It’s like seeing the photo of a radio personality, how they never turn out to look the way you had pictured them in your mind, listening to their voice in your car. She is old, for one thing. Or oldish. Of course I knew this. I had done the math and estimated she had to be around her early sixties. Except it is hard to reconcile this slim gray-haired woman with the little girl I’ve always envisioned, a three-year-old with dark curly hair and long eyebrows that almost meet, like mine. And she is taller than I imagined. I can tell, even though she is sitting, on a bench near a sandwich kiosk, looking around timidly like she’s lost. She has narrow shoulders and a delicate build, a pleasant face, her hair pulled back taut and held with a crocheted headband. She wears jade earrings, faded jeans, a long salmon tunic sweater, and a yellow scarf wrapped around her neck with casual European elegance. She had told me in her last e-mail that she would wear the scarf so I could spot her quickly.

She has not seen me yet, and I linger for a moment among the travelers pushing luggage carts through the terminal, the town-car chauffeurs holding signs with clients’ names. My heart clamoring inside my rib cage, I think to myself, This is her. This is her. This is really her. Then our eyes connect, and recognition ripples across her face. She waves.

We meet at the bench. She grins and my knees wobble. She has Baba’s grin exactly—except for a rice grain’s gap between her upper front teeth—crooked on the left, the way it scrunches up her face and nearly squeezes shut her eyes, how she tilts her head just a tad. She stands up, and I notice the hands, the knobby joints, the fingers bent away from the thumb at the first knuckle, the chickpea-sized lumps at the wrist. I feel a twist in my stomach, it looks so painful.

We hug, and she kisses me on the cheeks. Her skin is soft like felt. When we pull back, she holds me at a distance, hands cupping my shoulders, and looks into my face as if she were appraising a painting. There is a film of moisture over her eyes. They’re alive with happiness.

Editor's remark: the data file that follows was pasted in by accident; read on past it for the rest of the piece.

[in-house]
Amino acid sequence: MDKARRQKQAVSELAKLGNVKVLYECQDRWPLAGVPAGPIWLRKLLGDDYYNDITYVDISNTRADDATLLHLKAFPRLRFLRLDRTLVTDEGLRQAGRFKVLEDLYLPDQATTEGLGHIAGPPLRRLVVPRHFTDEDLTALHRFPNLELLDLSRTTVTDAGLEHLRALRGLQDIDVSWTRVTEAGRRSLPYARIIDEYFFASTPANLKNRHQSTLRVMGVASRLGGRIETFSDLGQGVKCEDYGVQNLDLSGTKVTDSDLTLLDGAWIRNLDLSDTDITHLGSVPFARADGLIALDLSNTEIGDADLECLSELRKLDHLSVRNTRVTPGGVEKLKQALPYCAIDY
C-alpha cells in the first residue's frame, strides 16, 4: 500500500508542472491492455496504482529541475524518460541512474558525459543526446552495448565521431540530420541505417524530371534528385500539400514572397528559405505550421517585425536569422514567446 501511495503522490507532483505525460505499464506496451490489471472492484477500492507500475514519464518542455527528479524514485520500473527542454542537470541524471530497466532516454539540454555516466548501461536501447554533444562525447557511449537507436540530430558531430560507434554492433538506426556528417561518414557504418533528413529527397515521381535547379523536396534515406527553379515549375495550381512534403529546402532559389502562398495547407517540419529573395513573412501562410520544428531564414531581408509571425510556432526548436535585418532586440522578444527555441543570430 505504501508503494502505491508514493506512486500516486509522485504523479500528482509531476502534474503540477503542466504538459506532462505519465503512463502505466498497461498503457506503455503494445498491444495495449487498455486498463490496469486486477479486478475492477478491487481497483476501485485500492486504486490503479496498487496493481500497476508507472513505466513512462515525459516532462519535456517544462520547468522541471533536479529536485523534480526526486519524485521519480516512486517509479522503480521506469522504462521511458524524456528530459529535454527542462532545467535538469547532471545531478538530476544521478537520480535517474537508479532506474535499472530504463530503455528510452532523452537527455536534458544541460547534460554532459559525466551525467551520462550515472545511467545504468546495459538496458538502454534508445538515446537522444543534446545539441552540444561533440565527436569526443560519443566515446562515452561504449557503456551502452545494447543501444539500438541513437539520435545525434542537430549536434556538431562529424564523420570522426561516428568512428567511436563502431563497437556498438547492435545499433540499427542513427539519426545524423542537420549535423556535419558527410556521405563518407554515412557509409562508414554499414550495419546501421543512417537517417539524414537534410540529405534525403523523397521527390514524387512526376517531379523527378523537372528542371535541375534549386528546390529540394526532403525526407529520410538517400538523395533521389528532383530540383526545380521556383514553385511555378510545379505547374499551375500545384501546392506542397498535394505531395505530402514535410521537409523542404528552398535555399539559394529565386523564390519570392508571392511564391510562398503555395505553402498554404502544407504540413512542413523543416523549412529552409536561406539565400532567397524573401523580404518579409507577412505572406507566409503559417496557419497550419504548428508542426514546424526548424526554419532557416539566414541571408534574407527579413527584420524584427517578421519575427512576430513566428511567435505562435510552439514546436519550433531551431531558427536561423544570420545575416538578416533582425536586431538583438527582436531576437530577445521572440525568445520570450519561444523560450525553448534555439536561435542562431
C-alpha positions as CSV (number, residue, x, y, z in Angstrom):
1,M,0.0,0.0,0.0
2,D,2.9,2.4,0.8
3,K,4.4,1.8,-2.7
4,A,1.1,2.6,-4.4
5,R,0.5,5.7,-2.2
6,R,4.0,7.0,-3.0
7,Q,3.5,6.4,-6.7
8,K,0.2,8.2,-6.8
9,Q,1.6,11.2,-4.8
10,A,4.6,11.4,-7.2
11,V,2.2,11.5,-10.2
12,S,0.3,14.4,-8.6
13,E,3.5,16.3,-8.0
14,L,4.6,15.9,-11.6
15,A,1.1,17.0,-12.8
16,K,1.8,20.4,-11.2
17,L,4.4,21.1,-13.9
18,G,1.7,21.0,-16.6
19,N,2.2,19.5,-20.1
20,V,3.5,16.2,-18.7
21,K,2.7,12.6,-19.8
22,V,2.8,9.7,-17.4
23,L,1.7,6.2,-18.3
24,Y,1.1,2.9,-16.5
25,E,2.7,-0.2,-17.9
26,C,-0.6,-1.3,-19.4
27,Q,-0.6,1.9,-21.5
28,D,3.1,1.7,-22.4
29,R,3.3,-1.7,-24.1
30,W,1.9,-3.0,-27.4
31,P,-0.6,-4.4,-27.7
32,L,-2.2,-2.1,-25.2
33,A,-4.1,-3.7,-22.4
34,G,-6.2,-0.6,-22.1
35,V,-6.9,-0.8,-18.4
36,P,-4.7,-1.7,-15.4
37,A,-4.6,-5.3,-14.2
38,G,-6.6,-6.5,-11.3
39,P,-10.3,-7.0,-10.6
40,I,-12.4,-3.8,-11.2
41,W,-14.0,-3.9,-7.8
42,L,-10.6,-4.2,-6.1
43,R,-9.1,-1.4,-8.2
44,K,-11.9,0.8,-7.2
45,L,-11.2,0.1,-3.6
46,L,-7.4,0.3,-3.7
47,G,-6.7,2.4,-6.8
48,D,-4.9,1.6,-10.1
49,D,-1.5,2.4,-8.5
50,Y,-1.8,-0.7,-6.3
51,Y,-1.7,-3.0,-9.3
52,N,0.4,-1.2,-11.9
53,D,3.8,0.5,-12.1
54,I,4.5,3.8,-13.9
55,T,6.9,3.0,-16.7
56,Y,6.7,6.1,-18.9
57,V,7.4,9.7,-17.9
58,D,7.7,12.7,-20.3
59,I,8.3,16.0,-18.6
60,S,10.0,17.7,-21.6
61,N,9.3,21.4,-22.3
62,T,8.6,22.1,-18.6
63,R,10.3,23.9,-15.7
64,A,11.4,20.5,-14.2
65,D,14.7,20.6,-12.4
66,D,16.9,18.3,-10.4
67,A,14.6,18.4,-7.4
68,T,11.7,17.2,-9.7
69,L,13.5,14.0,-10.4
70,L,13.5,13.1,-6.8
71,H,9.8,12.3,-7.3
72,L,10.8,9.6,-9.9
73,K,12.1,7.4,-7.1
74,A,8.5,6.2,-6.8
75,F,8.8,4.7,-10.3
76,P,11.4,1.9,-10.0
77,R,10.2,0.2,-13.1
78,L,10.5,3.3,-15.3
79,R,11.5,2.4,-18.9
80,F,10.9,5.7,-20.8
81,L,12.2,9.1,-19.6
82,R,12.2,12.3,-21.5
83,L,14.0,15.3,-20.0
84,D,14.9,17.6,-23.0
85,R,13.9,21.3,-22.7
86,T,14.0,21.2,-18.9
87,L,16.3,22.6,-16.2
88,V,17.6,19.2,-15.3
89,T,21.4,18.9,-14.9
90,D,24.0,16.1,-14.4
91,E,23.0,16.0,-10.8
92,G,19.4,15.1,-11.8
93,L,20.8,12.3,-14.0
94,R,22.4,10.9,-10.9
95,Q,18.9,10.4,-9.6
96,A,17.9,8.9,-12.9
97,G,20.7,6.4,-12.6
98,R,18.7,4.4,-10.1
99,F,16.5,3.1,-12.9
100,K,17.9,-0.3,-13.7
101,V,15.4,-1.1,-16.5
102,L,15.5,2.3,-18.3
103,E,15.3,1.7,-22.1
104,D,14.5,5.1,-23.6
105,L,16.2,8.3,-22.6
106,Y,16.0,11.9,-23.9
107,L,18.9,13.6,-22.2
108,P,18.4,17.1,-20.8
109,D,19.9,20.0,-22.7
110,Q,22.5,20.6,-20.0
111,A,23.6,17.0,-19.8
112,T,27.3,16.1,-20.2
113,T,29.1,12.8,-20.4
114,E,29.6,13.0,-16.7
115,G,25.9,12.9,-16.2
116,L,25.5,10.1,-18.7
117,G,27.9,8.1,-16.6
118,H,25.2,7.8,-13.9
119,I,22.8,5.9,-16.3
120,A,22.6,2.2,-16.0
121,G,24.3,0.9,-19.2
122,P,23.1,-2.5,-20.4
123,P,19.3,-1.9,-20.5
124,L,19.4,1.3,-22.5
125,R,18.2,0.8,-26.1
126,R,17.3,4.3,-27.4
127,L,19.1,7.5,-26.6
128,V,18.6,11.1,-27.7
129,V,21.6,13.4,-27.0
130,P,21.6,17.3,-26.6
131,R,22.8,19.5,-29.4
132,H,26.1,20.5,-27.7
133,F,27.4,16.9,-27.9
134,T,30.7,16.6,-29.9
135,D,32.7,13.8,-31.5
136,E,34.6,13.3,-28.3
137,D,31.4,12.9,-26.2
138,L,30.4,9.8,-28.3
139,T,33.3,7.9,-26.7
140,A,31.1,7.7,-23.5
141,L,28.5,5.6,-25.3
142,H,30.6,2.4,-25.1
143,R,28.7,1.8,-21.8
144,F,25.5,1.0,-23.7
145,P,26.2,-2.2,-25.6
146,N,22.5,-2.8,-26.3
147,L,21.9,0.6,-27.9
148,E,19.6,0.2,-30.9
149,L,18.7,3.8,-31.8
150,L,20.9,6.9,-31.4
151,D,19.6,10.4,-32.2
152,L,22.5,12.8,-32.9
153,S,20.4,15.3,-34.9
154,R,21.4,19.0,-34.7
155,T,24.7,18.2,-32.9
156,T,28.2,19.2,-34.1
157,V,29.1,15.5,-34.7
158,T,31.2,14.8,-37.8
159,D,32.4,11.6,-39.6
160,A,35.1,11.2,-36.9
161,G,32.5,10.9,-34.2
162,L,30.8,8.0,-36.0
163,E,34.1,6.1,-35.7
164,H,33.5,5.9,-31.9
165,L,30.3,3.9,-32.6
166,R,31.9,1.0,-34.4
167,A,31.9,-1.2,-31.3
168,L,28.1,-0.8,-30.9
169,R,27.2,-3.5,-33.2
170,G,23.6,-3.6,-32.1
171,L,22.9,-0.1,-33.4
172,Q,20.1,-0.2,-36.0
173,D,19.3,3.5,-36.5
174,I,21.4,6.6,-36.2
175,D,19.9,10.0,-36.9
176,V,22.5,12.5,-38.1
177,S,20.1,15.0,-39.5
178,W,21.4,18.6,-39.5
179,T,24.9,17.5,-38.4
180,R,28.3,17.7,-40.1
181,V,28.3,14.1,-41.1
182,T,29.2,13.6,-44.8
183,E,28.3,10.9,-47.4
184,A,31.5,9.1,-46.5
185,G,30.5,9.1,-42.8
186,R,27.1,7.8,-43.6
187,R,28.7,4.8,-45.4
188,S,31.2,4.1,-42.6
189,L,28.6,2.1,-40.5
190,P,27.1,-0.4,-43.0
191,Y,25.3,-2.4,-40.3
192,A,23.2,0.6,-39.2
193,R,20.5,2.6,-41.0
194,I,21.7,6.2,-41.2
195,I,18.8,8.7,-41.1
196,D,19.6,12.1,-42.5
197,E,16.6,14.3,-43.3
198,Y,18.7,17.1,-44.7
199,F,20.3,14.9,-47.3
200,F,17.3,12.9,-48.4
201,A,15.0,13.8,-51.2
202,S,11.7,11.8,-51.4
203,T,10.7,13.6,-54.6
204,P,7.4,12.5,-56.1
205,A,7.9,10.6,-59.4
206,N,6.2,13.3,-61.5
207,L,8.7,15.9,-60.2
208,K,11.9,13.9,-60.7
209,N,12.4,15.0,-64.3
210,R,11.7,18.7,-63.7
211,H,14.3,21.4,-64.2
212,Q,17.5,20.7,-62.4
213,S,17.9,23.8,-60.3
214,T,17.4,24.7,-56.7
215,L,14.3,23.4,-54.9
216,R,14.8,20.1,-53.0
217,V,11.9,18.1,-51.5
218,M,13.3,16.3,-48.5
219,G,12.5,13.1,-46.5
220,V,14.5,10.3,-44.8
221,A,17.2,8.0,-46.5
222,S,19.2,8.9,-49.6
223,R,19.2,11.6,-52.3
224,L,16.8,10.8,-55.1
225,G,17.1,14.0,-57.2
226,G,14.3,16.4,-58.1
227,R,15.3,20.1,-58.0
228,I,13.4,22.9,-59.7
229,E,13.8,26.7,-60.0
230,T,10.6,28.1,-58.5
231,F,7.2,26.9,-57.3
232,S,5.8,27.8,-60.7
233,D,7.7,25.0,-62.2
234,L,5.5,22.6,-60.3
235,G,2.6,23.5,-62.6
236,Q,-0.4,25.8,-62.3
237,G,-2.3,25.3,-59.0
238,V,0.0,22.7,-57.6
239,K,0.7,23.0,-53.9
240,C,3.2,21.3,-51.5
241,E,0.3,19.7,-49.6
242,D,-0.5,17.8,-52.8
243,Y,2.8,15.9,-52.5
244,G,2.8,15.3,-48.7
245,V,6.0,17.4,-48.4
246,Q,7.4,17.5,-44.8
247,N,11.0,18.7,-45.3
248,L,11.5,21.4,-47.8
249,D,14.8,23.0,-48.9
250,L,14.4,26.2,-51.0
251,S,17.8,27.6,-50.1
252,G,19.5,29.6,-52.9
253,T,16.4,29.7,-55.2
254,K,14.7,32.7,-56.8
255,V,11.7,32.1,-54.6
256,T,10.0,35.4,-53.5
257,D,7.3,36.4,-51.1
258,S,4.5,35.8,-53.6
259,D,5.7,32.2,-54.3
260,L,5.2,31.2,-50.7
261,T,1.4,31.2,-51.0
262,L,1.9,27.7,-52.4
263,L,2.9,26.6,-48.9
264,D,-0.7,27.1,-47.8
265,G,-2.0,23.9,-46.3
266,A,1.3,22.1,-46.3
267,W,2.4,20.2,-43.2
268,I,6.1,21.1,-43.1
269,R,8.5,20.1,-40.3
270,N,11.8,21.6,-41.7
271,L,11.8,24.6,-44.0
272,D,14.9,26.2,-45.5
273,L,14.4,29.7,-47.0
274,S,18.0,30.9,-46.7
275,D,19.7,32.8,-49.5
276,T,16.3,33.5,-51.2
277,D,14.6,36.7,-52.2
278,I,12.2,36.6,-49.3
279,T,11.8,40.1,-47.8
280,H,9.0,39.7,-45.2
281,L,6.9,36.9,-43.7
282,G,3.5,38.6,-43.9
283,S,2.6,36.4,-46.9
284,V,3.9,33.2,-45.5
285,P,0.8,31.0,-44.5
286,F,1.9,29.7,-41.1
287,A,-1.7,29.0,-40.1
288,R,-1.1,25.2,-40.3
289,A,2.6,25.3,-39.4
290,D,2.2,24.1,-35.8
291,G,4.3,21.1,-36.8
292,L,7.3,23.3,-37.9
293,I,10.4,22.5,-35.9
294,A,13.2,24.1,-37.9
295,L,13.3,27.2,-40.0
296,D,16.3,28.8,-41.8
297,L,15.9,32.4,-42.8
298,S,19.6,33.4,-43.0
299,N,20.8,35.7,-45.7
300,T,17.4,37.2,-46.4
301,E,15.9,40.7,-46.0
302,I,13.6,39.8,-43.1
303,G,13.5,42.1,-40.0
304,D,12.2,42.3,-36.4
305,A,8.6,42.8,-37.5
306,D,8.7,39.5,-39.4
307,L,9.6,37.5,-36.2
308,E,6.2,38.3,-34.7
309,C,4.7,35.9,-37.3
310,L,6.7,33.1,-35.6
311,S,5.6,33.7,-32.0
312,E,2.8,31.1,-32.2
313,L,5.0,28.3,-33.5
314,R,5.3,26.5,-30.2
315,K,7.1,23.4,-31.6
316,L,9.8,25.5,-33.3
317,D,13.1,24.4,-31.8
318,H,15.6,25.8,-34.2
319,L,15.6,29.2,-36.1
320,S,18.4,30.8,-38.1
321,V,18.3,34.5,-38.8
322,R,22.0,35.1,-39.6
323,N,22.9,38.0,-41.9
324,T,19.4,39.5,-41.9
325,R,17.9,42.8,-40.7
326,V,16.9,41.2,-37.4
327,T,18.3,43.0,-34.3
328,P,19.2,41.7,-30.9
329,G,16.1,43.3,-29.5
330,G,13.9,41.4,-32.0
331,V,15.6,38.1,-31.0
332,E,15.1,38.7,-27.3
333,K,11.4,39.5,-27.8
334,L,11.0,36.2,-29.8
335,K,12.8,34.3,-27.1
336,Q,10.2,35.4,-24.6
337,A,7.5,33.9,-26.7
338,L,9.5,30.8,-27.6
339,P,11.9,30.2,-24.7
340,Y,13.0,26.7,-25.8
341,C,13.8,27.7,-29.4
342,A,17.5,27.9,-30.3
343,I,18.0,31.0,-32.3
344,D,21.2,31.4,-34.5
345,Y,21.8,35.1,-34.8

“I apologize for being late.”

“It’s nothing,” she says. “At last, to be with you! I am just so glad”—Is nussing. At lass, too be weez yoo! The French accent sounds even thicker in person than it did on the phone.

“I’m glad too,” I say. “How was your flight?”

“I took a pill, otherwise I know I cannot sleep. I will stay awake the whole time. Because I am too happy and too excited.” She holds me with her gaze, beaming at me—as if she is afraid the spell will break if she looks away—until the PA overhead advises passengers to report any unsupervised luggage, and then her face slackens a bit.

“Does Abdullah know yet that I am coming here?”

“I told him I was bringing home a guest,” I say.

Later, as we settle into the car, I steal quick looks at her. It’s the strangest thing. There is something oddly illusory about Pari Wahdati, sitting in my car, mere inches from me. One moment, I see her with perfect clarity—the yellow scarf around her neck, the short, flimsy hairs at the hairline, the coffee-colored mole beneath the left ear—and, the next, her features are enfolded in a kind of haze, as if I am peering at her through bleary glasses. I feel, in passing, a kind of vertigo.

“You are okay?” she says, eyeing me as she snaps the seat-belt buckle.

“I keep thinking you’ll disappear.”

“I’m sorry?”

“It’s just … a little unbelievable,” I say, laughing nervously. “That you really exist. That you’re actually here.”

She nods, smiling. “Ah, for me too. For me too it is strange. You know, my whole life I never meet anyone with the same name as me.”

“Neither have I.” I turn the ignition key. “So tell me about your children.”

As I pull out of the parking lot, she tells me all about them, using their names as though I had known them all my life, as though her children and I had grown up together, gone on family picnics and to camp and taken summer vacations to seaside resorts where we had made seashell necklaces and buried one another under sand.

I do wish we had.

She tells me her son Alain—“and your cousin,” she adds—and his wife, Ana, have had a fifth baby, a little girl, and they have moved to Valencia, where they have bought a house. “Finalement, they leave that detestable apartment in Madrid!” Her firstborn, Isabelle, who writes musical scores for television, has been commissioned to compose her first major film score. And Isabelle’s husband, Albert, is now head chef at a well-regarded restaurant in Paris.